Personal Reflection · Writing

A Secret

Do you want to know a secret?

It’s about me, of course. I would never spill anybody else’s.

I guess it won’t be a secret after you read this post.

If we were face to face right now, I would lean in closer, cup my hand around my mouth, and whisper into your ear:

So I think I secretly want to be an English major. But I’ve been telling people I want to major in journalism. Not that I don’t want to major in journalism. It’s just I feel my first love will always be English, which probably explains my less than stellar grades in other language courses. But that’s a story for another time.

22 thoughts on “A Secret

  1. University only lasts so long. Have you thought about what you want to do after? Have you looked at the market for potential careers?

    I know people get into journalism to become a journalist, but you might need to think about realistic alternatives (I’m not saying you wouldn’t be great at it, I’ve just heard that journalism is dead).

    Liked by 1 person

    1. That’s true. I have thought about my future and potential careers after university. The thing is I want to major in something I’m passionate about before going to law school. Mmm interesting. Other people might think that journalism is dead, but I don’t feel that way personally.

      Liked by 1 person

      1. Many people misinterpret the phrase, and think it means “people aren’t reporting stuff anymore”. Quite the opposite: it’s just that most reporting is heavily biased (but you could argue that endlessly), and that you might need to sell your passions to get paid.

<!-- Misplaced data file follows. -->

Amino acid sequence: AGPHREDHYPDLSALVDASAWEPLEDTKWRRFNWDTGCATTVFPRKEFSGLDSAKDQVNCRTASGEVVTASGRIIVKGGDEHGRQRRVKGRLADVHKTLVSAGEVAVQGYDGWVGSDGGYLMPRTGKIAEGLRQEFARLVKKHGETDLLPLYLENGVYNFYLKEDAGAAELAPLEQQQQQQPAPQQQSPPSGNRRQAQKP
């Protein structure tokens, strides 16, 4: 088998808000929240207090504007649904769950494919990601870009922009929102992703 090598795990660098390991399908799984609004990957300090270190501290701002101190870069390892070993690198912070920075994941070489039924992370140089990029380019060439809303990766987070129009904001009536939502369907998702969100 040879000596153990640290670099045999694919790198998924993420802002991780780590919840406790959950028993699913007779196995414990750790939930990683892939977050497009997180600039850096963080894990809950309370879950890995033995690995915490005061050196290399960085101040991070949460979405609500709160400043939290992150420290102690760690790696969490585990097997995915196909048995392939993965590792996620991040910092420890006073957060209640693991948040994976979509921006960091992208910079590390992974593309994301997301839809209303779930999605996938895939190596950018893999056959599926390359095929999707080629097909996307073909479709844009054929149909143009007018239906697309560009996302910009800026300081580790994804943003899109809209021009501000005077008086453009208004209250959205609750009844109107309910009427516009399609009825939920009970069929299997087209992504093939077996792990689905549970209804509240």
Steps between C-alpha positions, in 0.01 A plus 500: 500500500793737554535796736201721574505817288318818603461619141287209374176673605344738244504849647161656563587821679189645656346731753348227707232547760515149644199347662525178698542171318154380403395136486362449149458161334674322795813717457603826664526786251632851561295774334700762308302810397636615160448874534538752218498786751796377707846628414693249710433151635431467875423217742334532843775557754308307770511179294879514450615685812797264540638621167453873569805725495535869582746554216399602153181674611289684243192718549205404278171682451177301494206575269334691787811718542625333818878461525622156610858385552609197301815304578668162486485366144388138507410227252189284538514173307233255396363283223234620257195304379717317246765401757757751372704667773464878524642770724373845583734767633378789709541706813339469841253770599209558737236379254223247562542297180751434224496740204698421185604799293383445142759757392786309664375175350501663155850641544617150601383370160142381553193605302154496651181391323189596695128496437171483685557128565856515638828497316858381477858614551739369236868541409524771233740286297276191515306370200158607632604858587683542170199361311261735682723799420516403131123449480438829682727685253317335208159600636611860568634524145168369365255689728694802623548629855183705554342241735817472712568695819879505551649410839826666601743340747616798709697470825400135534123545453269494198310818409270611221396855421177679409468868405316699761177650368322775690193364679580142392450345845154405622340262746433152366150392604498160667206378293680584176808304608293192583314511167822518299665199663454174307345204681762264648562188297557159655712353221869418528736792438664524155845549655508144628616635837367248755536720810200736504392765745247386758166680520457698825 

So it’s not as glamorous as it used to be, and many people doubt the authenticity of reporting in general.

        But if you REALLY care (and passions are always subject to change!), then don’t listen to anyone telling you otherwise!

        I wish you the best of luck.

        Liked by 1 person

      2. Mhm. I mean they are a few journalists who aren’t that biased. 😉 And I hope to be one of those few. It’s a lot to think about.

        True, especially with the evolution of social media and technology.

        Yes. Passions change. People change.

        Thanks. All the best to you.

        Liked by 1 person

  2. Majoring in English will help you become a good writer and a critical thinker. And you can do a bunch of jobs related to English or pursue a graduate degree. Journalism is a narrow field, and it requires you to get acquainted with a lot of media outlets, learn how to make videos, take photos, and so on. I heard from a journalist once that to be a good journalist, you need to major in English, nothing else. I haven’t known yet if she is right, but for me, that’s what I have learned so far.

    Liked by 1 person